> - (for generics/parameters) types other than integer and string
    > - in some tools (e.g. older Modelsim), port mappings can only be to
    > signals. It is not possible to map a port to a constant, for example.
    >
    >
    > Example:
    >
    > module foo
    > #(
    > parameter bar = 1
    > )
    > (
    > input wire bletch,
    > output reg baz = 1'b0
    > );
    >
    > You could instantiate this as an entity, provided that it has already
    > been compiled into the work library:
    >
    > some_label : entity work.foo
    > generic map (
    > bar => 2
    > )
    > port map (
    > bletch => signal1,
    > baz => signal2
    > );
    >
    > Or if you really like typing you could instantiate module foo as a
    > component:
    >
    > component foo is
    > generic (
    > bar : integer := 1
    > );
    > port (
    > bletch : in std_logic;
    > baz : out std_logic
    > );
    > end component foo;
    >
    > ...
    >
    > some_label : component foo
    > generic map (
    > bar => 2
    > )
    > port map (
    > bletch => signal1,
    > baz => signal2
    > );
    >
    > Note that the keyword "component" is optional in a component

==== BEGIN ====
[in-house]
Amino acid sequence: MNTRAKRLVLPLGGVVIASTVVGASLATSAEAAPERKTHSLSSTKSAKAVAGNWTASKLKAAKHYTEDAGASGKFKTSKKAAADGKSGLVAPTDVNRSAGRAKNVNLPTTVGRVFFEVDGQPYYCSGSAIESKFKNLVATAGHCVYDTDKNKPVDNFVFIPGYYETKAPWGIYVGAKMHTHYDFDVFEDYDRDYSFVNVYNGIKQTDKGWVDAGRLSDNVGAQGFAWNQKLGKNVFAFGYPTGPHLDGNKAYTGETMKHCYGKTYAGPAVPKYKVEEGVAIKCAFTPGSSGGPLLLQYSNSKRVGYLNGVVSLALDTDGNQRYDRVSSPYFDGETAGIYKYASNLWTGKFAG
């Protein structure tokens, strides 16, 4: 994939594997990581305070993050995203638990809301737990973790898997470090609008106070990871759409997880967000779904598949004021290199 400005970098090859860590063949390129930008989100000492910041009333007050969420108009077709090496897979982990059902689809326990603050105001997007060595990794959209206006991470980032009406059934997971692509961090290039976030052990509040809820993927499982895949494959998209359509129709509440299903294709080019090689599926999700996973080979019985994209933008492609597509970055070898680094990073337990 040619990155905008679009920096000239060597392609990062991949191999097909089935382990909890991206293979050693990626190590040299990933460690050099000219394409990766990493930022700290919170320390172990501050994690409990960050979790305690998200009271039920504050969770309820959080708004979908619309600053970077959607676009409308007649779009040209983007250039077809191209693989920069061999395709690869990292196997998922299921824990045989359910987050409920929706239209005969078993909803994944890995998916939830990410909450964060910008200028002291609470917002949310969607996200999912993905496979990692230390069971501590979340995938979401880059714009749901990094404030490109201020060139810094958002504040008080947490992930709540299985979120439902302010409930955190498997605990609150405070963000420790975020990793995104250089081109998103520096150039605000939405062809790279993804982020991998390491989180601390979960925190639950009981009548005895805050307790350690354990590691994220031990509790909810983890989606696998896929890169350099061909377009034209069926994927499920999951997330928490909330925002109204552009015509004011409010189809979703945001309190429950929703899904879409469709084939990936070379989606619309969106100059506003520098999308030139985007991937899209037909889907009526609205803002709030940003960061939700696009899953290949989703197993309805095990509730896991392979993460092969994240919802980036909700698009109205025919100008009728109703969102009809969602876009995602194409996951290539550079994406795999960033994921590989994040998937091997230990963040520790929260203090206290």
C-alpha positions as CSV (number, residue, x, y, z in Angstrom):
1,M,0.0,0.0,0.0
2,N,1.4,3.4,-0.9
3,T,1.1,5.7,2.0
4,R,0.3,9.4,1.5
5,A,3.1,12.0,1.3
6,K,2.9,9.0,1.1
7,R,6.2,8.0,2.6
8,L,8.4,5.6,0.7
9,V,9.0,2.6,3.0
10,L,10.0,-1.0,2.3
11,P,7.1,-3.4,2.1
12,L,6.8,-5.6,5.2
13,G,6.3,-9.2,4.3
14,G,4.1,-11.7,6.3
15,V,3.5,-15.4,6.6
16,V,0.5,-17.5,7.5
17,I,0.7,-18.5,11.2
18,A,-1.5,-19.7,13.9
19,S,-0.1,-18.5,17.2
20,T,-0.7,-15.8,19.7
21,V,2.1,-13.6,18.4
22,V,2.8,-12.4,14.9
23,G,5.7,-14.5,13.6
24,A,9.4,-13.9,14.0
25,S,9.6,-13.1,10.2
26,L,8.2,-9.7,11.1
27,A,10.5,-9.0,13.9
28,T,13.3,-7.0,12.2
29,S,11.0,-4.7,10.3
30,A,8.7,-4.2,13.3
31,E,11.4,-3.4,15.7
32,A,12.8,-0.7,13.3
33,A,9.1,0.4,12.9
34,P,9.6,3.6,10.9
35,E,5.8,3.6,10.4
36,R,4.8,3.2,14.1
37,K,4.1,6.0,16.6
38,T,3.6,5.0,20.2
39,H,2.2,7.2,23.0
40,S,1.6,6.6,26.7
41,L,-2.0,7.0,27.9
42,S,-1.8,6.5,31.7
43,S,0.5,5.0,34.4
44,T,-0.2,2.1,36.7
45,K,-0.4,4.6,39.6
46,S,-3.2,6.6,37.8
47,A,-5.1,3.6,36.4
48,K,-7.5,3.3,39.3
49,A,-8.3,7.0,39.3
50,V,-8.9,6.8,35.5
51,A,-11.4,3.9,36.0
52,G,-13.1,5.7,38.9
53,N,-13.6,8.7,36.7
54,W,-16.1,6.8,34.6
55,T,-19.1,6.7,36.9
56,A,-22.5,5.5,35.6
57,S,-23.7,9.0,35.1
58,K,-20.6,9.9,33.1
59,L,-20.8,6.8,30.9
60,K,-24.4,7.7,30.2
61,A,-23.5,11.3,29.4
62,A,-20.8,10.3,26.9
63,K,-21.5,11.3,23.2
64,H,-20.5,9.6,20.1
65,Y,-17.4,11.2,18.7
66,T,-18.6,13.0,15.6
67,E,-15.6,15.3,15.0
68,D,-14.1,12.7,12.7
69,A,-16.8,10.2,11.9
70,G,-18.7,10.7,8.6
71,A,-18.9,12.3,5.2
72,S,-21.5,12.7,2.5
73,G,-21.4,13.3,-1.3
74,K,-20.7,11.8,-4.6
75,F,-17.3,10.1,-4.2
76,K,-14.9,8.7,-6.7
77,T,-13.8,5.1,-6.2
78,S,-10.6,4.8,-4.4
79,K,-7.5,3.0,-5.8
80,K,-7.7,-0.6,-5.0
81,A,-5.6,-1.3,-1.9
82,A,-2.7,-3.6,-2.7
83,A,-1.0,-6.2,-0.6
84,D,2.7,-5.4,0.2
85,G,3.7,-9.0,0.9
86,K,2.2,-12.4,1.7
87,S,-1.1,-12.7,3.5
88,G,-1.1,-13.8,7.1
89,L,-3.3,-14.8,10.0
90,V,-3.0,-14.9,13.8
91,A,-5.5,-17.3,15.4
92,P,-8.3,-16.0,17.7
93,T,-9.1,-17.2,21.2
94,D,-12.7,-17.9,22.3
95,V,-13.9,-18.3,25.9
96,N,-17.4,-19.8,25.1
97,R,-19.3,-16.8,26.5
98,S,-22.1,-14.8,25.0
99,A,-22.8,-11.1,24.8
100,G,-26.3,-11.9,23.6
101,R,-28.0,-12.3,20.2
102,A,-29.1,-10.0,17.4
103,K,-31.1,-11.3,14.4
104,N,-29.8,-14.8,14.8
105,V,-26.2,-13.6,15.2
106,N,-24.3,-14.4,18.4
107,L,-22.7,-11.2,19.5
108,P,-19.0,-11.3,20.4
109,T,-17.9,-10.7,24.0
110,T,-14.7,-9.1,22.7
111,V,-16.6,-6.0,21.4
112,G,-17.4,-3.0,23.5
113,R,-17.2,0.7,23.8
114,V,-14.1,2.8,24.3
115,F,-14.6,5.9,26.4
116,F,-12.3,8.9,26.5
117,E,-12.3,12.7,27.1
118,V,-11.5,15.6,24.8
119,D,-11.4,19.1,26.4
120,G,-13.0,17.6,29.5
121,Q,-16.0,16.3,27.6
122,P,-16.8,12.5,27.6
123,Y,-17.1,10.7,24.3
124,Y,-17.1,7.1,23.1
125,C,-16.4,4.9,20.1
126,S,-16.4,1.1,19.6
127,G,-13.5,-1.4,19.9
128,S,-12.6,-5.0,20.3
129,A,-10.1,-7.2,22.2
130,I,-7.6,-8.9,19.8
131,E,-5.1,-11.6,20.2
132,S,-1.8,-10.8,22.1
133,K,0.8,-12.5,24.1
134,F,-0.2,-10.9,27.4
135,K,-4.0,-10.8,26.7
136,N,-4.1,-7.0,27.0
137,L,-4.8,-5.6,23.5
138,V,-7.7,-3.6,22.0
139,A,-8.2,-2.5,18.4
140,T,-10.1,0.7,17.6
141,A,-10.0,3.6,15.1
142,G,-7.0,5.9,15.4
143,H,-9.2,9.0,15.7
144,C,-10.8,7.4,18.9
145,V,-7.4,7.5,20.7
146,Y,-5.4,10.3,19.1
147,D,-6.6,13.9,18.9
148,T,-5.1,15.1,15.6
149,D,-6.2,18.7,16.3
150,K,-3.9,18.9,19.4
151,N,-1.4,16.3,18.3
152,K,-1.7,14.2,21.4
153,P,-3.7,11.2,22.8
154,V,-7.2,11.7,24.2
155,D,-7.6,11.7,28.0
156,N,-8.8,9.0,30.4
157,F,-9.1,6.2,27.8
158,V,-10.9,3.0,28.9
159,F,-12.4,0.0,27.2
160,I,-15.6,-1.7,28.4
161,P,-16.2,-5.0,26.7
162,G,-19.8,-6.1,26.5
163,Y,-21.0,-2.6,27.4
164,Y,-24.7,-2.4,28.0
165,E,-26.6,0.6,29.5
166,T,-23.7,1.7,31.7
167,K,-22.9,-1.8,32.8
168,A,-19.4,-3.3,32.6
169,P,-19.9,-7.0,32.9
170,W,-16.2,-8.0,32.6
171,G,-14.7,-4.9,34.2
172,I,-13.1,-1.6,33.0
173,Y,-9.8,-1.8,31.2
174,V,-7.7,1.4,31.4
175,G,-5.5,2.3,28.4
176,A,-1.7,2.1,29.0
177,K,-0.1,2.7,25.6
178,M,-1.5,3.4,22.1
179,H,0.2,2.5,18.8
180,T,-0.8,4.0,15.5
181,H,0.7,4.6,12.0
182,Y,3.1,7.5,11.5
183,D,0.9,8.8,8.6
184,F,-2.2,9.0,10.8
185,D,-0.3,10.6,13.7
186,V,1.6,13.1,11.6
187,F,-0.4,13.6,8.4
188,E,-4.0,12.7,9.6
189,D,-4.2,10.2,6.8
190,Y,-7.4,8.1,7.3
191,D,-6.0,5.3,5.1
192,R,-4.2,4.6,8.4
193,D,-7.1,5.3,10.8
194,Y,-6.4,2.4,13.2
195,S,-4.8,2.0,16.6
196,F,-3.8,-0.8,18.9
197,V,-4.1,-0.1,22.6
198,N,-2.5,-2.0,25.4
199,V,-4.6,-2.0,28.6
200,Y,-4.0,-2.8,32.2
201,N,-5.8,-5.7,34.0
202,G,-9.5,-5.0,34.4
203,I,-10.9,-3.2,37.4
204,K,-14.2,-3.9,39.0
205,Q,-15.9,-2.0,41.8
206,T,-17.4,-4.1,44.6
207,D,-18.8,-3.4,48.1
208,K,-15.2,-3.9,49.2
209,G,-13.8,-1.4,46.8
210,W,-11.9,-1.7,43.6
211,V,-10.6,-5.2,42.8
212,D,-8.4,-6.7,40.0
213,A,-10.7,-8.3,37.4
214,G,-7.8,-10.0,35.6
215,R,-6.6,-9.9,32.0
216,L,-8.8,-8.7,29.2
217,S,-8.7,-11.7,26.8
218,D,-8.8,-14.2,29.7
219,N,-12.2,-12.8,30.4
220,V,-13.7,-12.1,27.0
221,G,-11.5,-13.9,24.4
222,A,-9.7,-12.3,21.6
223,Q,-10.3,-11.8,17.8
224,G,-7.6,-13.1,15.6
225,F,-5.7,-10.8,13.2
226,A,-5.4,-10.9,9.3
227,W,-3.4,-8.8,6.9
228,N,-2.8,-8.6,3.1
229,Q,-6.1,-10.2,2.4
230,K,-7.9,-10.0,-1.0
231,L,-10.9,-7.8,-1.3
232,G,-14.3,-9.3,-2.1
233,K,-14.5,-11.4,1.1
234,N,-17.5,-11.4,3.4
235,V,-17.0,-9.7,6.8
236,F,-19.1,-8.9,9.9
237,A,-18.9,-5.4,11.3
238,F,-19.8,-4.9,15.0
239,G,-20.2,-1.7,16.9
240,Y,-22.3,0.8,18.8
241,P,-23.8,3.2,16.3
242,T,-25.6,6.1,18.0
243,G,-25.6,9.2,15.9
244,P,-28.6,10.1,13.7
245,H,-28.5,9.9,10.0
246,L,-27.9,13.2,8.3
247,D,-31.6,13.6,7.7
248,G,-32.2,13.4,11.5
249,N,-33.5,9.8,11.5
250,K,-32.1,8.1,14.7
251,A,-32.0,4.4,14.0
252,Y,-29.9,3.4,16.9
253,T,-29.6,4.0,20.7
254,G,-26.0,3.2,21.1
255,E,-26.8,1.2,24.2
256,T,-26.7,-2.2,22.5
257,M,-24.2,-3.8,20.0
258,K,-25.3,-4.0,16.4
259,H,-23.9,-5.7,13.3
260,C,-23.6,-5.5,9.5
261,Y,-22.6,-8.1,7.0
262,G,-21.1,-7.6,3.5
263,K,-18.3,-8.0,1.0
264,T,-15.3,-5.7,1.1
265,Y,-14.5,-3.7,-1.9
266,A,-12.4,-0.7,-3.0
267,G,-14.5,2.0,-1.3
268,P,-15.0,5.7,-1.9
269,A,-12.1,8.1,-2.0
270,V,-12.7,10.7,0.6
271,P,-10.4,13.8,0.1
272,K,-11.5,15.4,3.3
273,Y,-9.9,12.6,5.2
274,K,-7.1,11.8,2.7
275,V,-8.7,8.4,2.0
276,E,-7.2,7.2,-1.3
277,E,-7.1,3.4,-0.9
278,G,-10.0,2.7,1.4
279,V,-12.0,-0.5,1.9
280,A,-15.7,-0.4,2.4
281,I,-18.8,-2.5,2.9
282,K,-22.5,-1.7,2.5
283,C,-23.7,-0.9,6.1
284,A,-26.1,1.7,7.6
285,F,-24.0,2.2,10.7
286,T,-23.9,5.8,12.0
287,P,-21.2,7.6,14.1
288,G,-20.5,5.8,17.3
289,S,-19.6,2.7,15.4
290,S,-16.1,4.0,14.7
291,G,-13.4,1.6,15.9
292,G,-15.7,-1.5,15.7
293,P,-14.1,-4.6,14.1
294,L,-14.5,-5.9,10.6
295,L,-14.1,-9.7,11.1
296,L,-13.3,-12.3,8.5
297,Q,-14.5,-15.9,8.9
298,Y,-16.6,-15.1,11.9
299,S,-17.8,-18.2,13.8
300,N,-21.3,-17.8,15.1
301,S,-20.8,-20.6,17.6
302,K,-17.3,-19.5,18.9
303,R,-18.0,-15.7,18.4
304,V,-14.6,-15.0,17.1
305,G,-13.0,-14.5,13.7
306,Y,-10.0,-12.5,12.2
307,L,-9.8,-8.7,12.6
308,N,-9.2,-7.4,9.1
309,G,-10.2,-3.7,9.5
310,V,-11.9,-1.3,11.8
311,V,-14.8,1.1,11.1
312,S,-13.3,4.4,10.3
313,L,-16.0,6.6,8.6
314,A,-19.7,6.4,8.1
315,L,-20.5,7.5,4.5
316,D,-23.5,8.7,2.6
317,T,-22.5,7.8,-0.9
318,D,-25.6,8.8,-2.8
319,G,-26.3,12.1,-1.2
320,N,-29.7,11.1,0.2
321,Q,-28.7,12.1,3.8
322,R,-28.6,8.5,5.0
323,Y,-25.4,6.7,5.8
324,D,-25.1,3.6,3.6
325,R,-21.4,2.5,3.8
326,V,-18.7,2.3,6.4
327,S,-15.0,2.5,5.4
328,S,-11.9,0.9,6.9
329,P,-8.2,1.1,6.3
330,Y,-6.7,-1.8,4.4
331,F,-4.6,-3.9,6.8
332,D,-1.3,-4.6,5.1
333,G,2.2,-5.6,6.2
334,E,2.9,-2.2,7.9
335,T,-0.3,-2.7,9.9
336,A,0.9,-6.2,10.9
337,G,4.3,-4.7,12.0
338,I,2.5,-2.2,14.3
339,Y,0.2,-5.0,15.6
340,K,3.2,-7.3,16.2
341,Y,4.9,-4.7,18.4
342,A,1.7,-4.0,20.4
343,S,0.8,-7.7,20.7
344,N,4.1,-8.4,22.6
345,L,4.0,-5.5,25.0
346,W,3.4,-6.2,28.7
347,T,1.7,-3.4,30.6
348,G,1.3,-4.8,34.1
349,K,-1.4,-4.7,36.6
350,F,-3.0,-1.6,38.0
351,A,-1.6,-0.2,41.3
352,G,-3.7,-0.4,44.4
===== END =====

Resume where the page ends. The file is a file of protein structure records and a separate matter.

> instantiation. Most people leave it out.
    >
    > Regards,
    > Allan


    The last time I did this with Xilinx tools (ISE) I found I needed to use
    a component instantiation. However I didn't need to do much typing
    because once you add the verilog module to the project you can "View
    instantiation template" which generates the required component
    declaration as well as the instantiation template to paste into your
    VHDL code.

    Some other things to avoid are Verilog port names with upper and lower
    case, especially not having ports that differ *only* in the case of
    the name like:

    module foobar
    (
    input wire FOO,
    input wire Foo,
    output reg foo
    );

    which is legal Verilog, but can wreak havoc when you try to instantiate
    it from VHDL.

    --
    Gabor
     
    GaborSzakacs, Feb 17, 2014
    #3
  4. thunder

    GaborSzakacs Guest

    Allan Herriman wrote:
    > On Mon, 17 Feb 2014 16:26:35 -0500, GaborSzakacs wrote:
    >
    >> Allan Herriman wrote:


    [snip]

    >
    >